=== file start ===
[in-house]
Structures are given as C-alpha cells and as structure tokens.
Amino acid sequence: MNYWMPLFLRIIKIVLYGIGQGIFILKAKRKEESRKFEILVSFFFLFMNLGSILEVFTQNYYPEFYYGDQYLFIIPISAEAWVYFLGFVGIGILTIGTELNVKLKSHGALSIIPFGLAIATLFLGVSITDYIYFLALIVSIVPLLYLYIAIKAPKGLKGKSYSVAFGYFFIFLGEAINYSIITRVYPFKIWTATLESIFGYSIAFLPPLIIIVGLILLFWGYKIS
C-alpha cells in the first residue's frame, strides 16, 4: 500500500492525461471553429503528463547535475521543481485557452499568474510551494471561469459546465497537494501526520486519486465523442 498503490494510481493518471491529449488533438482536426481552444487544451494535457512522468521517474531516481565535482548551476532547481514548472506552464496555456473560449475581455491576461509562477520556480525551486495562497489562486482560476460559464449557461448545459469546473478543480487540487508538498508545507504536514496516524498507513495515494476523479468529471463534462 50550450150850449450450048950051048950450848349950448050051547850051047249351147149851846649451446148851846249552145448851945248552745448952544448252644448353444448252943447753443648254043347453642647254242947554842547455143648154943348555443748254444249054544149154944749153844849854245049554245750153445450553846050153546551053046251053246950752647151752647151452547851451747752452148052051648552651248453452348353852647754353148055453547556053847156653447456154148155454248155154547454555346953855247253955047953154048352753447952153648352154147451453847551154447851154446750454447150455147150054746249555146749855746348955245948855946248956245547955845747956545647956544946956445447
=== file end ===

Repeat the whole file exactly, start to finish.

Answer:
[in-house]
Structures are given as C-alpha cells and as structure tokens.
Amino acid sequence: MNYWMPLFLRIIKIVLYGIGQGIFILKAKRKEESRKFEILVSFFFLFMNLGSILEVFTQNYYPEFYYGDQYLFIIPISAEAWVYFLGFVGIGILTIGTELNVKLKSHGALSIIPFGLAIATLFLGVSITDYIYFLALIVSIVPLLYLYIAIKAPKGLKGKSYSVAFGYFFIFLGEAINYSIITRVYPFKIWTATLESIFGYSIAFLPPLIIIVGLILLFWGYKIS
C-alpha cells in the first residue's frame, strides 16, 4: 500500500492525461471553429503528463547535475521543481485557452499568474510551494471561469459546465497537494501526520486519486465523442 498503490494510481493518471491529449488533438482536426481552444487544451494535457512522468521517474531516481565535482548551476532547481514548472506552464496555456473560449475581455491576461509562477520556480525551486495562497489562486482560476460559464449557461448545459469546473478543480487540487508538498508545507504536514496516524498507513495515494476523479468529471463534462 50550450150850449450450048950051048950450848349950448050051547850051047249351147149851846649451446148851846249552145448851945248552745448952544448252644448353444448252943447753443648254043347453642647254242947554842547455143648154943348555443748254444249054544149154944749153844849854245049554245750153445450553846050153546551053046251053246950752647151752647151452547851451747752452148052051648552651248453452348353852647754353148055453547556053847156653447456154148155454248155154547454555346953855247253955047953154048352753447952153648352154147451453847551154447851154446750454447150455147150054746249555146749855746348955245948855946248956245547955845747956545647956544946956445447